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AASHTO Journal

Federal Transit Administration Changes Transit <br>Capital Program to Save Time, Money

The Federal Transit Administration announced changes to its New Starts/Small Starts program last week that it says could save $500,000 annually and reduce administrative work time.

The program is one of the nation's largest competitive grant programs, funding about half of the cost of new and extended light rail, commuter rail, bus rapid transit, and ferry systems built in the United States. FTA recently sought input on ways it could reduce application requirements while making funds easier for communities to obtain and speed up project development without compromising its review process.

"The changes we're making to the New Starts capital investment program are a huge win for communities that want to see more of their local transportation priorities become reality," said FTA Administrator Peter Rogoff in a statement. "We'll be in a position to save federal and local taxpayers' money and put more Americans to work by allowing good projects to begin construction more quickly."

The four major changes to the program are:

  • The adoption of an easier approach to measure a proposed project's cost-effectiveness,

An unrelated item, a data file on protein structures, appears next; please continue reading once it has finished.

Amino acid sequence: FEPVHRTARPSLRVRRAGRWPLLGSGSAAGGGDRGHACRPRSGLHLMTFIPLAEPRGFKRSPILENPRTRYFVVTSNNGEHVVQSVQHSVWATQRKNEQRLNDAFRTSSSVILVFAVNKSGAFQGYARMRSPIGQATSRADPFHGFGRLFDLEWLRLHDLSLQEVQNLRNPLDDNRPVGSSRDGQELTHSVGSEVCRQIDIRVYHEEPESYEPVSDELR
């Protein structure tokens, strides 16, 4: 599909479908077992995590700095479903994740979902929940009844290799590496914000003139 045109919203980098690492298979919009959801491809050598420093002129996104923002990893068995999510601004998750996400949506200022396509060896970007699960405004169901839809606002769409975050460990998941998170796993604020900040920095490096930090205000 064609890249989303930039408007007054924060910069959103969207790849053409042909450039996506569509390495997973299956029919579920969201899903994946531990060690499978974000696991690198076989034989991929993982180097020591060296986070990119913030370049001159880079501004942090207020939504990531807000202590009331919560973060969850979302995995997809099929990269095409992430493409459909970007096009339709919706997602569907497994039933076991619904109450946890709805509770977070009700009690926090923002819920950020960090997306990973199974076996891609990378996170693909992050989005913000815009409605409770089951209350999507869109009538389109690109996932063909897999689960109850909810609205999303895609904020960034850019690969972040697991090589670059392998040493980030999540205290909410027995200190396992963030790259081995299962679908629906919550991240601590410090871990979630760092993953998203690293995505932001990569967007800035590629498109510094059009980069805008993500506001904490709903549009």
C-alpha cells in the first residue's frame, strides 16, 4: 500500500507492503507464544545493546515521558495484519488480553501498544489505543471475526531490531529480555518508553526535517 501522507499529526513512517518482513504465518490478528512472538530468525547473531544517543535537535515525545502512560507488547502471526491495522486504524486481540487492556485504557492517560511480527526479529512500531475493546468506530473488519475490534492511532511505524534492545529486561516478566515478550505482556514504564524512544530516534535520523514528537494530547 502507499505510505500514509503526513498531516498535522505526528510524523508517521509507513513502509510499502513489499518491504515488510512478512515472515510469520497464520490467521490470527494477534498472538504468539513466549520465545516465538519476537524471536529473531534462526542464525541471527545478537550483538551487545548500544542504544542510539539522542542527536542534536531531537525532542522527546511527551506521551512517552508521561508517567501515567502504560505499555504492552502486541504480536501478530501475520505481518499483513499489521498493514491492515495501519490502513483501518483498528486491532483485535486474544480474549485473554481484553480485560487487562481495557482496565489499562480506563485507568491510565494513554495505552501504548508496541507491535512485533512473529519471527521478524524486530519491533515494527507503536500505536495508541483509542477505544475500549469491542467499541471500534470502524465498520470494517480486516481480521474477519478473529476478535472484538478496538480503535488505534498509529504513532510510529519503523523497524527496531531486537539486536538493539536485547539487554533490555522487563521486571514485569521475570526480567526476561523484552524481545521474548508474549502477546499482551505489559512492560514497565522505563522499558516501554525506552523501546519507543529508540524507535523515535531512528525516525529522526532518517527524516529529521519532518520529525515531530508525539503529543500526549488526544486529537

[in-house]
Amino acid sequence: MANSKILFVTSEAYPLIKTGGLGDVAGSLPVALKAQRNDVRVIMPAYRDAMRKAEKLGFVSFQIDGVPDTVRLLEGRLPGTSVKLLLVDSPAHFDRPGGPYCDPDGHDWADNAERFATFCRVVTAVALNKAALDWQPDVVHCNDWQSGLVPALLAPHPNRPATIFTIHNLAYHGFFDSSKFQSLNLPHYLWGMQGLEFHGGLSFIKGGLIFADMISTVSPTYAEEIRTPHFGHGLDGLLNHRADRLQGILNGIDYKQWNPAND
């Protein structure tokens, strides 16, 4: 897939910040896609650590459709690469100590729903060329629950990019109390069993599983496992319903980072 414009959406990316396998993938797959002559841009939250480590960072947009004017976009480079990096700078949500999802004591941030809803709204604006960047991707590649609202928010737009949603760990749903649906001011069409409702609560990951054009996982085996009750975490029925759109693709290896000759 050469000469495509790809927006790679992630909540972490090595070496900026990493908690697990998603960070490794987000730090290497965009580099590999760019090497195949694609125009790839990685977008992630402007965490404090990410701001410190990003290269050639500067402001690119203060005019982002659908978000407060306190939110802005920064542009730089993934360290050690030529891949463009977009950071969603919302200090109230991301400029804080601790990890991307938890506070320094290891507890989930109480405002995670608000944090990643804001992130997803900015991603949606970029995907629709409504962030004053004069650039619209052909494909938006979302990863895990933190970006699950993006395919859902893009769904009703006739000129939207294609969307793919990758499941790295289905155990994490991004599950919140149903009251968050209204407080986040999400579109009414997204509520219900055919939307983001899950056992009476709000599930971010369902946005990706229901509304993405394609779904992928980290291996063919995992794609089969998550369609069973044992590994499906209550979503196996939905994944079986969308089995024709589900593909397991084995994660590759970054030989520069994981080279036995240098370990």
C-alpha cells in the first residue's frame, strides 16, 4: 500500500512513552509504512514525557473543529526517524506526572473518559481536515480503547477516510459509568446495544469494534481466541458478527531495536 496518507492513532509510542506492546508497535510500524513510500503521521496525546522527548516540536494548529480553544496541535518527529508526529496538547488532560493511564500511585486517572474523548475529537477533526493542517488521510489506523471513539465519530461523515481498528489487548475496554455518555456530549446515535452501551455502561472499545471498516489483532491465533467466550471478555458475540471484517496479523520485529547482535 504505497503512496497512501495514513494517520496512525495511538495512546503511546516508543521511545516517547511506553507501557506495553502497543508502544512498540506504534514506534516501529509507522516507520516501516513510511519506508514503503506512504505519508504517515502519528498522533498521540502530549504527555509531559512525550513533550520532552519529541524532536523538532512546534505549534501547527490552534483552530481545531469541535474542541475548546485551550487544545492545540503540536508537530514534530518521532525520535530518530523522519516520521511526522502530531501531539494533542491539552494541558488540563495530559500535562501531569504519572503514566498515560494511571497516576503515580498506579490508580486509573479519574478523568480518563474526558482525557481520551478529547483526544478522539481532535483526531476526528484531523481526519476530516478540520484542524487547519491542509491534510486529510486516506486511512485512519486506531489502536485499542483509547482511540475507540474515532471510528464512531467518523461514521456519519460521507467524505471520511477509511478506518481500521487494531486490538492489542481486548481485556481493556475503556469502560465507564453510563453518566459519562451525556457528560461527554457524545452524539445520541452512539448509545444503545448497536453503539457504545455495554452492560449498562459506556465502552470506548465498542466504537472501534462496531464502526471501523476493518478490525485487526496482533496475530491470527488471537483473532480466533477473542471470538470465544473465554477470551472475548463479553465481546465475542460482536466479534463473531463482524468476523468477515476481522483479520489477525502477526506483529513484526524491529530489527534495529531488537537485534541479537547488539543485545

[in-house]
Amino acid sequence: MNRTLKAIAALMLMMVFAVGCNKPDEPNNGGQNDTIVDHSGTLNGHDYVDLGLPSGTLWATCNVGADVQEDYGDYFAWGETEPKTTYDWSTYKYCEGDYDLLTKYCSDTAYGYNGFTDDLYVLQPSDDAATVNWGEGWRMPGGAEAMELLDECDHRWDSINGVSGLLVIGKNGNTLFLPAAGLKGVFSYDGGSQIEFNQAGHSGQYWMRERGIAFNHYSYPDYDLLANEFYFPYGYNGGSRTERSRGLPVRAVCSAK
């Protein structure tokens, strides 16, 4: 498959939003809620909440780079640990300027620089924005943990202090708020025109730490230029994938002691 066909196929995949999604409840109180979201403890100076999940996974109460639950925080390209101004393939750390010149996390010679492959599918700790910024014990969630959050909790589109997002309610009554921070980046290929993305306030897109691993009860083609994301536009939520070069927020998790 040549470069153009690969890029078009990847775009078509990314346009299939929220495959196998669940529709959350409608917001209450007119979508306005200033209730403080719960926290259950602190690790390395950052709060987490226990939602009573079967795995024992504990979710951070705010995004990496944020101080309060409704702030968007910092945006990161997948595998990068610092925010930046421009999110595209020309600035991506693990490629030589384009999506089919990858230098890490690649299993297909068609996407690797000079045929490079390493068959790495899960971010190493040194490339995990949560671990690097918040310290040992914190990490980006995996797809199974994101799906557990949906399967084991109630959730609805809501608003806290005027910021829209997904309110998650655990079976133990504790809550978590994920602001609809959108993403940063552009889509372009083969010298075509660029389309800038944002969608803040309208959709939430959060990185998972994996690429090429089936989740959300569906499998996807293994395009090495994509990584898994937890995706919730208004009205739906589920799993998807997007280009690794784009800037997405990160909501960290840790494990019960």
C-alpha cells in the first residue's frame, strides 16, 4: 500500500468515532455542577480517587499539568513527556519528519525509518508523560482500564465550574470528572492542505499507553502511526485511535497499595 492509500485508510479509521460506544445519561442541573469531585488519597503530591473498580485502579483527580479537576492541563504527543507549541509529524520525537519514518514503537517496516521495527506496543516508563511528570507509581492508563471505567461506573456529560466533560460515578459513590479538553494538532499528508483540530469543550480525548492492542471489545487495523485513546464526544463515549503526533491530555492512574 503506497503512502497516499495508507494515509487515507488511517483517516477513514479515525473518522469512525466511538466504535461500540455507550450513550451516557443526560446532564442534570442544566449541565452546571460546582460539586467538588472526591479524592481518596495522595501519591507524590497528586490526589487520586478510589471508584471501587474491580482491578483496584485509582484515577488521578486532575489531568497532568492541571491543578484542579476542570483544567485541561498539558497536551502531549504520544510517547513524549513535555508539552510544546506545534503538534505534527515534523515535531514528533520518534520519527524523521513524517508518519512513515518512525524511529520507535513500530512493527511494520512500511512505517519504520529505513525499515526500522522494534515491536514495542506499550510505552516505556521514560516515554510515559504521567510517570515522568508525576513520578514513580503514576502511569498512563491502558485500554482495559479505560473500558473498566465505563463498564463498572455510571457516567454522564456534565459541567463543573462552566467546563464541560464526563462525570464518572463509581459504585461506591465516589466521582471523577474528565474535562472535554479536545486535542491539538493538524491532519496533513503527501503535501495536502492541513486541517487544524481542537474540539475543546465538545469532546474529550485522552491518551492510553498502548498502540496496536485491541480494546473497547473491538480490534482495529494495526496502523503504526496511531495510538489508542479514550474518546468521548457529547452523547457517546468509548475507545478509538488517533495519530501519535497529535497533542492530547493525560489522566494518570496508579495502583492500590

• Expanding of the range of environmental benefits accepted in measuring a possible project,
  • Adding certain economic development factors in the project rating process, and
  • Streamlining the project evaluation process by cutting unnecessary regulations.

While the FTA says the changes should save taxpayers about $500,000 each year in administrative costs, even more money could be saved through faster project delivery.

The New Starts/Small Starts program distributed $2 billion for capital transit projects in fiscal year 2012. Additional information on FTA's New Starts program is available at bit.ly/FTAnewstarts.

1/4/2013
Questions regarding this article may be directed to editor@aashtojournal.org.